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Obama's Budget Aims to Boost Charter School Funding

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President Barack Obama is asking federal lawmakers for more money for charter schools.

In his fiscal year 2016 budget request unveiled Monday, the president is seeking an extra $120 million for federal grants for charter schools that are aimed, in part, at replicating successful school models. As my colleagues on Education Week's federal beat write on the Politics K-12 blog, this is a "priority that both the administration and the Republican Congress share." 

The proposed increase would bring the total amount under the Charter Schools Program to $375 million. That would be a 48 percent increase over the $253.1 million included in the FY2015 Omnibus Appropriations Act, according to the Washington-based National Alliance for Public Charter Schools.

"The proposed increase in the budget—through giving thousands of charter schools the funding needed to open new charter schools, and expand and replicate their successful models—will go a long way toward providing those students and their families with a much-needed, high-quality public school education," said Nina Rees, the head of the NAPCS, in a statement.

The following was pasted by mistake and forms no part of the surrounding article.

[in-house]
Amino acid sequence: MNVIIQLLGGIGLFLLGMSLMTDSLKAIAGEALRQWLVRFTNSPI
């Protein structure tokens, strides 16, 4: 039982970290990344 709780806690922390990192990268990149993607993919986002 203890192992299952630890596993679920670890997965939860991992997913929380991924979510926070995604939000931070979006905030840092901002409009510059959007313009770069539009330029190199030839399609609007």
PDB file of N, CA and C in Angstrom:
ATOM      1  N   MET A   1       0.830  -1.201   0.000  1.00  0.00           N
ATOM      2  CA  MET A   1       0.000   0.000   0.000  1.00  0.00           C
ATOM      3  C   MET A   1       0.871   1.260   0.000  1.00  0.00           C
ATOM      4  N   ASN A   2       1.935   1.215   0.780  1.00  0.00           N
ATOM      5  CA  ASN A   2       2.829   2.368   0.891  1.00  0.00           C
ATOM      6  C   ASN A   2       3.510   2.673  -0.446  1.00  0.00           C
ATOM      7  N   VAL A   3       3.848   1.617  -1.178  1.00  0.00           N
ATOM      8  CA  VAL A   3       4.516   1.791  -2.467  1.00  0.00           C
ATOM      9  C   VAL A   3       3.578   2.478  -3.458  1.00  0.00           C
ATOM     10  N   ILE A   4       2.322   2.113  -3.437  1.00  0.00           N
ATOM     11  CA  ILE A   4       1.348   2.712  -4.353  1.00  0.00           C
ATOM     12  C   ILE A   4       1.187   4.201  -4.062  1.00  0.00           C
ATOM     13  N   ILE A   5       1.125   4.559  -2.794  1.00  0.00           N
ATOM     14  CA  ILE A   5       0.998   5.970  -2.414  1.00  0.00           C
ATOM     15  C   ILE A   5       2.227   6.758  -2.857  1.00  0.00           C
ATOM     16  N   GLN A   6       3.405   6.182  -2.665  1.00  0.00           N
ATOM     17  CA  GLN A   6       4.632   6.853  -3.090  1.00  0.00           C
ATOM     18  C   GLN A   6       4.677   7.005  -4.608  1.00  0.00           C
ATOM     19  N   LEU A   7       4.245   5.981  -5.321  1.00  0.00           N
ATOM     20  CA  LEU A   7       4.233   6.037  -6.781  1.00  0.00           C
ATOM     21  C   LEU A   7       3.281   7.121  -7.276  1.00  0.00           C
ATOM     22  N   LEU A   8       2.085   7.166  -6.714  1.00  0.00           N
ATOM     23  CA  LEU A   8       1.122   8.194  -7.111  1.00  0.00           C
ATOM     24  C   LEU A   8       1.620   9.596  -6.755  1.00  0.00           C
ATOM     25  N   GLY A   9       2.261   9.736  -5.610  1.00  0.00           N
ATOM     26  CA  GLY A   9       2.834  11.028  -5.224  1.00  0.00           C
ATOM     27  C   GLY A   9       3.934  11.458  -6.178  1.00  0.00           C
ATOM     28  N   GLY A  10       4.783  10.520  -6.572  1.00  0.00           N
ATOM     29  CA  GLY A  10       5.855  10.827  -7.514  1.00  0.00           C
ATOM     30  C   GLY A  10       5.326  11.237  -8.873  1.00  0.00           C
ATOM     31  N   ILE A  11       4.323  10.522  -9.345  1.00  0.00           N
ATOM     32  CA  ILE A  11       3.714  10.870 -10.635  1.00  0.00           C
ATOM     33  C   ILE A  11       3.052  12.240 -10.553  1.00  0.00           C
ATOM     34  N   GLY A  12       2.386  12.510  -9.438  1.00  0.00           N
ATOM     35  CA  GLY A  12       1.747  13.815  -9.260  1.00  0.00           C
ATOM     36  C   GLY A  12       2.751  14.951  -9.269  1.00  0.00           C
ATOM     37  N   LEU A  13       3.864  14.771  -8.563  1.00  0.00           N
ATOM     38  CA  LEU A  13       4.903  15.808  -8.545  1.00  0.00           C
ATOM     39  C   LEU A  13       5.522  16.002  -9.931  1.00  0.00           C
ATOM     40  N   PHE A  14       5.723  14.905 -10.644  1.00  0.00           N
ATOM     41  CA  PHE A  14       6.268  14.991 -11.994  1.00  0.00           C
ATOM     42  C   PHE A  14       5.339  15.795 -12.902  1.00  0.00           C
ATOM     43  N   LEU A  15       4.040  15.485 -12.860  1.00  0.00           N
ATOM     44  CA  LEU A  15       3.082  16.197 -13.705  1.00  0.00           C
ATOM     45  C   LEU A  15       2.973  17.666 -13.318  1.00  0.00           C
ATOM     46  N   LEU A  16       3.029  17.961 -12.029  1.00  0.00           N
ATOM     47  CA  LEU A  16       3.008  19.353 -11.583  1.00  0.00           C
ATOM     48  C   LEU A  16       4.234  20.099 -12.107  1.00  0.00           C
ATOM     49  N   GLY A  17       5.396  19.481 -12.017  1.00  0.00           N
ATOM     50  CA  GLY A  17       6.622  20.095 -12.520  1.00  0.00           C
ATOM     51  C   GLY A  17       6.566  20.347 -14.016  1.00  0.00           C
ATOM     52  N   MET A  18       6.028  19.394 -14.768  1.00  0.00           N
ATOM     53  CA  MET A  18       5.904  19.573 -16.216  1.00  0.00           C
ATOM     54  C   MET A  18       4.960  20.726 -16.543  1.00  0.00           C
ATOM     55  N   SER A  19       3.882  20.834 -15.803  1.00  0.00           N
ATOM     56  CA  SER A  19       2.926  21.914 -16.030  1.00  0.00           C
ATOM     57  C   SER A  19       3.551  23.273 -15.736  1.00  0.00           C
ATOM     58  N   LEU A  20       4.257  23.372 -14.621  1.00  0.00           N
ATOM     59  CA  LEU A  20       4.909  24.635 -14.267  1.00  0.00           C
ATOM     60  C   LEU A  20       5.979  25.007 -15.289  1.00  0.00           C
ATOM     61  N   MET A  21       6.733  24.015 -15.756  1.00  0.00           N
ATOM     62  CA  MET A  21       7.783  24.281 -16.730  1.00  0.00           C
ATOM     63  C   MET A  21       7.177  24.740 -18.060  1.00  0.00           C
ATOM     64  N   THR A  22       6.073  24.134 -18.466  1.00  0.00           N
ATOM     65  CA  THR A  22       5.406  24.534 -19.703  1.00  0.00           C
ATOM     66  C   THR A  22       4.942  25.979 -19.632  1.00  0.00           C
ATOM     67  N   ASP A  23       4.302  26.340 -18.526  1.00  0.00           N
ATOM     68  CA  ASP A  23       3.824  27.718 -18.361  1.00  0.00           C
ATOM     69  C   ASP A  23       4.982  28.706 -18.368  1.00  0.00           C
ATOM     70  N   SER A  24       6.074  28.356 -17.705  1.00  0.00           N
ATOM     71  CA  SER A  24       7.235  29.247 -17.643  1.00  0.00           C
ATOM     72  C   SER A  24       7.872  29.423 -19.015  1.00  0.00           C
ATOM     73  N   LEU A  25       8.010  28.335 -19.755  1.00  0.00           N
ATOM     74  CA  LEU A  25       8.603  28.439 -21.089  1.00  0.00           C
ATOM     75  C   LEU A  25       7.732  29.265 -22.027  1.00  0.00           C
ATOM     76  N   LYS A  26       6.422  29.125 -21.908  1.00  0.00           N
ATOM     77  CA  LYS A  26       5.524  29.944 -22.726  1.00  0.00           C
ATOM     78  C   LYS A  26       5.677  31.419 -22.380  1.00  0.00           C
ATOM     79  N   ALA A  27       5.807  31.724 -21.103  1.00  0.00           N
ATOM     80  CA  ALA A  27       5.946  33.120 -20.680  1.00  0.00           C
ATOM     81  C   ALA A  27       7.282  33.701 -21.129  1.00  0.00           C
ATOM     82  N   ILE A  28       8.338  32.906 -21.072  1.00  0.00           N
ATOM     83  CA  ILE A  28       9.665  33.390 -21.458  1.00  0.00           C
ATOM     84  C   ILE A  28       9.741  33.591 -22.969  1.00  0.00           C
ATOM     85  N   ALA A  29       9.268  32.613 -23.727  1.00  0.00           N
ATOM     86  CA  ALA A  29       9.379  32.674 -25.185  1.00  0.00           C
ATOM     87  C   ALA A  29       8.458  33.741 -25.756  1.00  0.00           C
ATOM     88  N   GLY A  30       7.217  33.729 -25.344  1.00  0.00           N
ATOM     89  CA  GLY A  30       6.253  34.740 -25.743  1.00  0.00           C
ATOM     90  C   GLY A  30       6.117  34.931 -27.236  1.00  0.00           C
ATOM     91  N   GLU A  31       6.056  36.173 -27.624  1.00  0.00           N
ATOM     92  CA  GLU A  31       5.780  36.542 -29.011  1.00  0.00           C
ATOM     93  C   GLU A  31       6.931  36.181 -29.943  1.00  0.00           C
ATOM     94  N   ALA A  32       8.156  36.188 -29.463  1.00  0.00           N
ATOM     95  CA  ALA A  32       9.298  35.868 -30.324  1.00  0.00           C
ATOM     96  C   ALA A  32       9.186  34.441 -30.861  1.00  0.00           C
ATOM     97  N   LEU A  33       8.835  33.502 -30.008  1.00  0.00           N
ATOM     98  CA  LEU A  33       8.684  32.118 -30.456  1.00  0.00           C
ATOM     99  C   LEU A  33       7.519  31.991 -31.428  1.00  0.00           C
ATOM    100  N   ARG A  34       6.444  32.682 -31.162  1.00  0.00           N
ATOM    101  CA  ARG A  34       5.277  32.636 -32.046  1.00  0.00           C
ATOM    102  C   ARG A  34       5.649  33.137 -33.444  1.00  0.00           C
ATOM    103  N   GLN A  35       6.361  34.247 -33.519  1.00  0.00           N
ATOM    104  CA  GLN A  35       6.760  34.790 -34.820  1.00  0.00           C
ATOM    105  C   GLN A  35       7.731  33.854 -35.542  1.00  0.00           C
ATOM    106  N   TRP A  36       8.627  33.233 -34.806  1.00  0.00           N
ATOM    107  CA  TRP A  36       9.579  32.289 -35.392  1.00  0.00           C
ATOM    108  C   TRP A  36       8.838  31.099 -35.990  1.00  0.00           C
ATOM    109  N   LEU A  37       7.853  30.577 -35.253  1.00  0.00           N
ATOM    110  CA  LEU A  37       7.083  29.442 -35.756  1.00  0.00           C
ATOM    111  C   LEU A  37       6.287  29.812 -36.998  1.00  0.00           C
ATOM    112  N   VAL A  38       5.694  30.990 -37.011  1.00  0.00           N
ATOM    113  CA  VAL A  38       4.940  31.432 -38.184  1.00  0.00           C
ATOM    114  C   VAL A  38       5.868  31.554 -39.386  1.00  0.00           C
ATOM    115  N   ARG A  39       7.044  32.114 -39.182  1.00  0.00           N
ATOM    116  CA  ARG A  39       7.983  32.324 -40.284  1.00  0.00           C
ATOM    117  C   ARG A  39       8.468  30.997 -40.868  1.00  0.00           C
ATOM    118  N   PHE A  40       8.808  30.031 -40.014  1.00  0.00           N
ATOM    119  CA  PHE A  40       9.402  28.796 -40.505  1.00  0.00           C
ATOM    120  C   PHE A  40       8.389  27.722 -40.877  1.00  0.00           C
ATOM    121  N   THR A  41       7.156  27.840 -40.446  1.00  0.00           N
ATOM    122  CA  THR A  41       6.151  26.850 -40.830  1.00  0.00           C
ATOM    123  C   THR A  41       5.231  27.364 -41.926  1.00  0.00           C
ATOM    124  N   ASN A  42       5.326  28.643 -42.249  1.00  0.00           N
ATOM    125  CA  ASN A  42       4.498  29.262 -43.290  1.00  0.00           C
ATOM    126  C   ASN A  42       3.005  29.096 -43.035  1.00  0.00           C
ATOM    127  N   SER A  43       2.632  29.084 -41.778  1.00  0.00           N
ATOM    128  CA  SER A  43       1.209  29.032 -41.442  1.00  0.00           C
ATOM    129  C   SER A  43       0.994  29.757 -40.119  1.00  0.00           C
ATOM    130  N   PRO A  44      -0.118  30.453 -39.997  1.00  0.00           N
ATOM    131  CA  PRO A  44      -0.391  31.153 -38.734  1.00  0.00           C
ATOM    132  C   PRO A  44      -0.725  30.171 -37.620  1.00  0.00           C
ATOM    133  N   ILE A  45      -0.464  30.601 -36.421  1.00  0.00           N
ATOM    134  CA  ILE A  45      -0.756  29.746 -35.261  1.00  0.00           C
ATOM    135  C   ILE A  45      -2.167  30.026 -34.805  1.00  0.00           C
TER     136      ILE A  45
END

The federal Charter Schools Program runs eight competitive grant programs to help build high-quality charter schools, replicate and expand successful ones, and reward charter and district school collaborations, among other things.

For a run-down on all things education-related in the president's proposed budget, hop on over to the Politics K-12 blog

Related: 

Scrapping Federally Mandated Tests Will Hurt School Choice, Advocates Say

How Language in NCLB Draft Bill Affects School Choice

 

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